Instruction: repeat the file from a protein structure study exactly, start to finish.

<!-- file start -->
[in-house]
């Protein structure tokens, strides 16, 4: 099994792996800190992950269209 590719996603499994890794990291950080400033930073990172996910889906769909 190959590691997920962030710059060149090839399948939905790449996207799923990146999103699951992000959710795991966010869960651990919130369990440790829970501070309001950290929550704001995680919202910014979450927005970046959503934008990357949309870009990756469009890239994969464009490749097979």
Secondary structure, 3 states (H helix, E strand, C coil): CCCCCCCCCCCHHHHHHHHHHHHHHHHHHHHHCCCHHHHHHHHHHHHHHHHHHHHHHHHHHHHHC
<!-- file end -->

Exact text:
[in-house]
């Protein structure tokens, strides 16, 4: 099994792996800190992950269209 590719996603499994890794990291950080400033930073990172996910889906769909 190959590691997920962030710059060149090839399948939905790449996207799923990146999103699951992000959710795991966010869960651990919130369990440790829970501070309001950290929550704001995680919202910014979450927005970046959503934008990357949309870009990756469009890239994969464009490749097979």
Secondary structure, 3 states (H helix, E strand, C coil): CCCCCCCCCCCHHHHHHHHHHHHHHHHHHHHHCCCHHHHHHHHHHHHHHHHHHHHHHHHHHHHHC